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Eighty percent of US school districts are prepared to eliminate a total of 275,000 jobs jobs in education next year across 49 states.  There will also be a hiring freeze next year, so all those college grads coming out doe eyed with ambitions of teaching America's youth – they'll be jobless, too.  

   "Faced with continued budgetary constraints, school leaders across the nation are forced to consider an unprecedented level of layoffs that would negatively impact economic recovery and deal a devastating blow to public education," said AASA Executive Director Dan Domenech.

More depressing still – the American Association of School Administrators believe that the projected job cuts in the education field between 2009 and 2011 will exceed the jobs created by the government in that same period.  That means the money we pay for stimulus now will have ultimately done little for these people.

The cuts are projected to be so deep, it is going to raise the average student-to-teacher ratio from 15:1 to 17:1.  And if you're in a district that's not going to be letting anyone go, you're probably in a district that's not going to be hiring anyone.  

This means that teachers lost in this market will likely be gone for good.  If anyone remembers the massive layoffs of nurses in the US and Canada in the 1990's, then it's reasonably easy to understand why TODAY we are still facing nursing shortages.  (That's a verifiable FACT)

"This survey complements the results of our latest economic impact survey to truly illustrate that schools have yet to feel the economic relief and stability that is appearing in other sectors," said Domenech.

We need a second round of stimulus, which has saved millions of jobs, but has run out for state governments that have already been cashed strapped.

Call it "A booster vaccine against the recession." Sell it however you want to – but if we don't get it, and get it soon, we will lose Teachers. We will hemorrhage fire fighters and police.

We will return to square ONE with the most important asset in this country searching for JOBS in other fields.
Contact YOUR representative!

Contact YOUR senator!

Let the Chairman of the Committee on Education and Labor (George Miller phone (202) 225-2095) and his Senate counterpart (Tom Harkin phone 202-224-3254) know your concerns!

Call Secretary of Education Arne Duncan's office! (202) 401-3000  

Please be polite! – I know you will be.  You're a community of caring people and I know you'll do the right thing!!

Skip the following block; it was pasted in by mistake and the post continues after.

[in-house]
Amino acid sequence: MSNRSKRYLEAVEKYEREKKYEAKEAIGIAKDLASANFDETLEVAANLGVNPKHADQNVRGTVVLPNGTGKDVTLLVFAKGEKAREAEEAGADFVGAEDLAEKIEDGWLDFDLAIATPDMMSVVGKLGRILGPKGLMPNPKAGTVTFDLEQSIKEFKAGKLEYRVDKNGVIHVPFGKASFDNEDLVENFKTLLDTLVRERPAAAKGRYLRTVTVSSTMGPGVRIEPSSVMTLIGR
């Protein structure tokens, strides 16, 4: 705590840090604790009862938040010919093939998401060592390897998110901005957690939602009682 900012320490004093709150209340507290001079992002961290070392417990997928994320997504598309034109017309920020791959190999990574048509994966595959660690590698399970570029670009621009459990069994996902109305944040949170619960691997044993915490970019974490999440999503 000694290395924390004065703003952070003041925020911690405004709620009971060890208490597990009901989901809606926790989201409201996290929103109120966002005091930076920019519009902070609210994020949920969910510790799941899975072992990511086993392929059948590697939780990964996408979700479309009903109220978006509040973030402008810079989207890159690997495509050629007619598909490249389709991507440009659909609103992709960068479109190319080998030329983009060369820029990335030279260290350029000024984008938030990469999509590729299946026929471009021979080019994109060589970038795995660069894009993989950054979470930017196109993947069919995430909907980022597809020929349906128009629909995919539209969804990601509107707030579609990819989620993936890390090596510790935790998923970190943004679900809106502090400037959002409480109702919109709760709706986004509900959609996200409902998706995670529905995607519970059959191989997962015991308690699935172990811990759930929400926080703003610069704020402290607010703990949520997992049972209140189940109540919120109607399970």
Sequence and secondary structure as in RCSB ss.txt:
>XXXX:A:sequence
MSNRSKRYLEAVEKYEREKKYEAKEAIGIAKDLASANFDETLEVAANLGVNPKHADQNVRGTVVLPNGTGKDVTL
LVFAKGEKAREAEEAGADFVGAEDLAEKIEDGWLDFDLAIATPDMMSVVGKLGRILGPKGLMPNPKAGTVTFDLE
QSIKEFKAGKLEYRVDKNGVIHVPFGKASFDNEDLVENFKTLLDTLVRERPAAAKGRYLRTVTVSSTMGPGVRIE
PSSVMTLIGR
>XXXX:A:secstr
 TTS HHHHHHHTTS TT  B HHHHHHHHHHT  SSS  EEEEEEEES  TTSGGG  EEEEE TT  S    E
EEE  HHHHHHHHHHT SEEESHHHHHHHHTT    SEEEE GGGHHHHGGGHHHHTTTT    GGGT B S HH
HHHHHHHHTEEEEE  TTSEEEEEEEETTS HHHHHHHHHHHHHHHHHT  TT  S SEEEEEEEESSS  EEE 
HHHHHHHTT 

Read it yourself:

Originally posted to Jeremiah on Tue Jul 27, 2010 at 03:29 PM PDT.

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Comment Preferences

  •  17:1 is a bit better (2+ / 0-)
    Recommended by:
    doc2, thealater

    The cuts are projected to be so deep, it is going to raise the average student-to-teacher ratio from 15:1 to 17:1.

    than when I went to school. We had about 18-22.  

    "No man deserves to be praised for his goodness unless he has strength of character to be wicked." La Rochefoucald

    by Void Indigo on Tue Jul 27, 2010 at 03:37:11 PM PDT

    •  Those numbers are misleading (4+ / 0-)
      Recommended by:
      Lisa, rmx2630, davewill, porchdog1961

      because they include special ed and other supplemental teachers. So, a school with a 15:1 ratio may well still have typical class sizes of 25 students for most of the kids, but have a few special ed teachers dedicated to 5 kids each, a reading specialist doing a pull-out program, a bilingual teacher doing a pull-out program, etc.

      Fry, don't be a hero! It's not covered by our health plan!

      by elfling on Tue Jul 27, 2010 at 04:55:04 PM PDT

      [ Parent ]

  •  Kind of related (2+ / 0-)
    Recommended by:
    Amber6541, miss SPED

    To my diary.

    "The people have only as much liberty as they have the intelligence to want & the courage to take." - Emma Goldman

    by gjohnsit on Tue Jul 27, 2010 at 04:05:14 PM PDT

  •  I'll do it. And I will be asking my Senators to (4+ / 0-)
    Recommended by:
    rmx2630, davewill, thealater, Amber6541

    vote for majority rule in the Senate. It's almost like Republicans think high unemployment will help them in the election.

  •  in addition to (0+ / 0-)

    losing teachers and increasing class size, there are legal ramifications to some of the layoffs. In special ed, there are laws -- unfunded mandates -- that provide way more rights to special ed students than to general ed students. For example, special ed students have access to due process, while general ed students don't.

    Parents of special ed students will sue the school district for a variety of reasons, not all of them substantial. It's one way people seem to deal with the grief of having a child with exceptional challenges. However, with the layoffs that have and will occur, many school districts will be legitimately out of compliance with special ed laws, and will be at risk of being sued, and losing. So on top of the talent drain represented by the lay-offs, there will be additional financial drains when special ed kids aren't properly served.

    The stupidity of signing off on war funding and being stingy with education funding just compounds itself.

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